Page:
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Irene González-Menéndez, Katja Reinhard, Jorge Tolivia, Bernd Wissinger, Thomas A. Münch; Influence of Opa1 Mutation on Survival and Function of Retinal Ganglion Cells. Invest. Ophthalmol. Vis. Sci. 2015;56(8):4835-4845. doi: 10.1167/iovs.15-16743.
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© ARVO (1962-2015); The Authors (2016-present)
Mutations in the OPA1 gene cause autosomal dominant optic atrophy (ADOA), a visual disorder associated with degeneration of retinal ganglion cells (RGCs). Here, we characterized the disease progression in a homologous mouse model B6;C3-Opa1329-355del and asked whether the pronounced cell death affects certain RGC types more than others.
The influence of the Opa1 mutation was assessed by morphologic (retina and optic nerve histology) and functional (multielectrode array) methods.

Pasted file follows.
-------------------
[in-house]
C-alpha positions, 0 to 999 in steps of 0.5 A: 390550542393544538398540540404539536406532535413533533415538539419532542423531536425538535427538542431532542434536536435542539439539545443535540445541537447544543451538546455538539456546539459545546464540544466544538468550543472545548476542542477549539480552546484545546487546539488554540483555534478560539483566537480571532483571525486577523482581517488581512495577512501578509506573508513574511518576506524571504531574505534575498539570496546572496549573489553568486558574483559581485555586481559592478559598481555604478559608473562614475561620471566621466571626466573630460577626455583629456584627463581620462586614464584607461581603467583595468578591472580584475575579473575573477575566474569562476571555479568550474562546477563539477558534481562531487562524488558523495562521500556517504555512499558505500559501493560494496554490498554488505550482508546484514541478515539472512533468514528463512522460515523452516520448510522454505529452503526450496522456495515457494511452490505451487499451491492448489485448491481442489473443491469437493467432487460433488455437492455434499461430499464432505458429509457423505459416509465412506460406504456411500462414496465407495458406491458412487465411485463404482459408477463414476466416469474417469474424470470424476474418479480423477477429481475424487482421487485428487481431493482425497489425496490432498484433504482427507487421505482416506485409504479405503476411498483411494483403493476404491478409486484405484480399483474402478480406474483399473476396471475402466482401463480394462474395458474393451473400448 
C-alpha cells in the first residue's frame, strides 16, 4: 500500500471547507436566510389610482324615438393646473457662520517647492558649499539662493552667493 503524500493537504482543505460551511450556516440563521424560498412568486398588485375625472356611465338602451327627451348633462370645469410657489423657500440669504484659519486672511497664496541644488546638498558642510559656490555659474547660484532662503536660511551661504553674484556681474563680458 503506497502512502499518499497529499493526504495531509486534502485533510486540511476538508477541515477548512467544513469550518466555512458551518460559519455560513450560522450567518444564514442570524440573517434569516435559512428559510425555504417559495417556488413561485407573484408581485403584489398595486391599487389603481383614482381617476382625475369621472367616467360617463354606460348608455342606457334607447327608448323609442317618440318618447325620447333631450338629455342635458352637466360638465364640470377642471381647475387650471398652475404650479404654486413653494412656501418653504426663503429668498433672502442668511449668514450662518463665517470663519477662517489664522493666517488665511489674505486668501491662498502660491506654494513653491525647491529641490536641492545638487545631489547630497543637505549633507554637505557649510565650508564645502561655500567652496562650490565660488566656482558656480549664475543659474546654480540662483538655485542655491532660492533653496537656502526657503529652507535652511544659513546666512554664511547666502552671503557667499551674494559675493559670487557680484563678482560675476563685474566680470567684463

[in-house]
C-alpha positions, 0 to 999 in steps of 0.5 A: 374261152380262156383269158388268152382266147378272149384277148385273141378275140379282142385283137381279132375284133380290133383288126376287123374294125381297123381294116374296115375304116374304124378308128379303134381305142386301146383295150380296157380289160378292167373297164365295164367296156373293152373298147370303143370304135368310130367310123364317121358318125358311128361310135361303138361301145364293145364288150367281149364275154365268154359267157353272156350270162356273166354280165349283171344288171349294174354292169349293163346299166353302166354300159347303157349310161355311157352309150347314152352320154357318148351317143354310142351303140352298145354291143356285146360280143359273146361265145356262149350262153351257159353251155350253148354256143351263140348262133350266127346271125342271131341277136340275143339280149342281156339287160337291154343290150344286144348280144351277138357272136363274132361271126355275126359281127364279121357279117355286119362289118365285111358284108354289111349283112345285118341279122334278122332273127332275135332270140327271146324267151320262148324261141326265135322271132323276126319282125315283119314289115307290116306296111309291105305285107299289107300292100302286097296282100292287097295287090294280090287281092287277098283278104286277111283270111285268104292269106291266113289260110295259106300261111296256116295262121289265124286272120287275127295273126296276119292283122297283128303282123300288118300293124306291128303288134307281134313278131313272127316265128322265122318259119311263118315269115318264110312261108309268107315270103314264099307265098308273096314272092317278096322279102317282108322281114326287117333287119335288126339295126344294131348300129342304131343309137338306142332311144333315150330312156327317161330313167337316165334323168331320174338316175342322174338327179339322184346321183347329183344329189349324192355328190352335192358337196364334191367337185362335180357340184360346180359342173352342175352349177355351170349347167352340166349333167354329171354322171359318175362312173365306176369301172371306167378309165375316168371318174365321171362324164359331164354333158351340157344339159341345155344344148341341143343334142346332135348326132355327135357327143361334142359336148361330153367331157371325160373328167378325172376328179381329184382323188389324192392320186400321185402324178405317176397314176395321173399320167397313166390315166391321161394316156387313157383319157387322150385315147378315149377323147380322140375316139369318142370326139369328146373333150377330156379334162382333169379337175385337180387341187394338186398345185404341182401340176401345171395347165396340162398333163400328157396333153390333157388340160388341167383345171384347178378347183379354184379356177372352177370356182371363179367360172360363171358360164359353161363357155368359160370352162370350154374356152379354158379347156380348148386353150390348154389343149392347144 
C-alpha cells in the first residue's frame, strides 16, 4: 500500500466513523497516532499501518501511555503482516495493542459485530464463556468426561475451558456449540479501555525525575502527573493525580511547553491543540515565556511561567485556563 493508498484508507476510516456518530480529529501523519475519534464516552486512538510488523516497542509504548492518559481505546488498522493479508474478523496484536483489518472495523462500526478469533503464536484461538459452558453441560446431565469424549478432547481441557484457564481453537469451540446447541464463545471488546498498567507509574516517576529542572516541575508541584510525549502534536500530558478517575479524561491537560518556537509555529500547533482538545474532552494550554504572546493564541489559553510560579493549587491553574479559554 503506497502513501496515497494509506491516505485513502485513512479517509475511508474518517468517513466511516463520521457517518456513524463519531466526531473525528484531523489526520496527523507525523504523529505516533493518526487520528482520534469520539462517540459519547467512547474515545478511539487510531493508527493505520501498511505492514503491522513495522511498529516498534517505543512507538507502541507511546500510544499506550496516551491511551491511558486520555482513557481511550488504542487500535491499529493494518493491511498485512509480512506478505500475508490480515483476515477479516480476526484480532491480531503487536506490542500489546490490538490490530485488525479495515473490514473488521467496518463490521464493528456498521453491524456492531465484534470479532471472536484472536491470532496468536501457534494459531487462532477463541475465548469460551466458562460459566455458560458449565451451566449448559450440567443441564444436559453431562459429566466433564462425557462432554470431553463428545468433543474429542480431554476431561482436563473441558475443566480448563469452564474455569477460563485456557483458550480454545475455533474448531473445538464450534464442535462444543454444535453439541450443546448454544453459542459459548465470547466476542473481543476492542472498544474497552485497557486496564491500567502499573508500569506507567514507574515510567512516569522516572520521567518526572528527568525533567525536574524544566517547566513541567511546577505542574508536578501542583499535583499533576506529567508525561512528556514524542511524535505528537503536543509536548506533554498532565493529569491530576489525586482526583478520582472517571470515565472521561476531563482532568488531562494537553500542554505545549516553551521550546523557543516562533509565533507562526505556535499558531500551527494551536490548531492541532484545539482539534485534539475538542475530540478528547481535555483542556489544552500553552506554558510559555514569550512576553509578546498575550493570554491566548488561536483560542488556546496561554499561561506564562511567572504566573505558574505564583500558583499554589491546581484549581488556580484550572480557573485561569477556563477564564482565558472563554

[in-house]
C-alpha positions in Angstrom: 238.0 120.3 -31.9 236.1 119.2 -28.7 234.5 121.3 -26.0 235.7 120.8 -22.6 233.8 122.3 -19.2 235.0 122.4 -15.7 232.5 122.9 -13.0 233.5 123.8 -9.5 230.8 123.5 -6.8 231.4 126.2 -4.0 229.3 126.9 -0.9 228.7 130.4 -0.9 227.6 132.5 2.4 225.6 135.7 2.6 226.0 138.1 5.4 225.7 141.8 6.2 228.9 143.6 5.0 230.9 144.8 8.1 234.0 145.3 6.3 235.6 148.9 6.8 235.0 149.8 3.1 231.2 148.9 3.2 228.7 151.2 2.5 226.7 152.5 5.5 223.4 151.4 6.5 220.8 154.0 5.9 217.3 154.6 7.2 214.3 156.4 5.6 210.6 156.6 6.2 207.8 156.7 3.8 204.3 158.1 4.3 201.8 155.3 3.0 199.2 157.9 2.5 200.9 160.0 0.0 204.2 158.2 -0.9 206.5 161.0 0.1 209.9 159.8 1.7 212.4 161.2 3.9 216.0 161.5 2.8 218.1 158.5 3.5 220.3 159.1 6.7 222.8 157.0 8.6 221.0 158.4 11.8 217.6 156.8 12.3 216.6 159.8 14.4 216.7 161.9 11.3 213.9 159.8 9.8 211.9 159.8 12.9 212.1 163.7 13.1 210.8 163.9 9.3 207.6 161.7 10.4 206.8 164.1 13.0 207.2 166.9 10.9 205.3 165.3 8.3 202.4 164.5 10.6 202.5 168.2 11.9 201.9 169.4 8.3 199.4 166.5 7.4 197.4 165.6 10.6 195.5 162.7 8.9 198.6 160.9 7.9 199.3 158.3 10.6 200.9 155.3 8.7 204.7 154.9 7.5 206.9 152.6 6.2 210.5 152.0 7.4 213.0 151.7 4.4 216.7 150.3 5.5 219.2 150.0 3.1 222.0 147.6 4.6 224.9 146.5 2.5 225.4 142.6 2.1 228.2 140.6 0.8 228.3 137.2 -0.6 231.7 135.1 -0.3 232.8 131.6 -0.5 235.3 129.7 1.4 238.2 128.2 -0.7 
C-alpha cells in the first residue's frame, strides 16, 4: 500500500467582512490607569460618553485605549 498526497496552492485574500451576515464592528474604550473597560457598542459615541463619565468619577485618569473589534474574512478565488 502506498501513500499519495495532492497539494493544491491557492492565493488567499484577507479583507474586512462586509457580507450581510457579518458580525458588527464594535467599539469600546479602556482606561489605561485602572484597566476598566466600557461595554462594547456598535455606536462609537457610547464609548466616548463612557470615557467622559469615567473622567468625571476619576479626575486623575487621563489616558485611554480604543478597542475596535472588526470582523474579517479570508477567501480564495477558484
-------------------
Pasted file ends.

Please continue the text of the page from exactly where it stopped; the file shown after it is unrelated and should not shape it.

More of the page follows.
The RGC loss of approximately 50% within 18 months was significantly more pronounced in RGCs with small-caliber axons. Small-caliber axon RGCs comprise a variety of functional RGC types. Accordingly, electrophysiological analyses of RGCs did not show a dropout of distinct functional RGC subgroups. However, the response properties of RGCs were affected significantly by the mutation. Surprisingly, these functional changes were different under different luminance conditions (scotopic, mesopic, and photopic). Finally, melanopsin cells are known to be less susceptible to retinal insults. We found that these cells are also spared in the Opa1 mouse model, and demonstrated for the first time that this resistance persisted even when the melanopsin gene had been knocked-out.
Small-caliber axons show a higher vulnerability to the Opa1 mutation in our mouse model for ADOA. Luminance-dependent functional changes suggest an influence of the Opa1 mutation on the retinal circuitry upstream of RGCs. Photoresponsive RGCs are protected against cell death due to the Opa1 mutation, but not by melanopsin expression itself.
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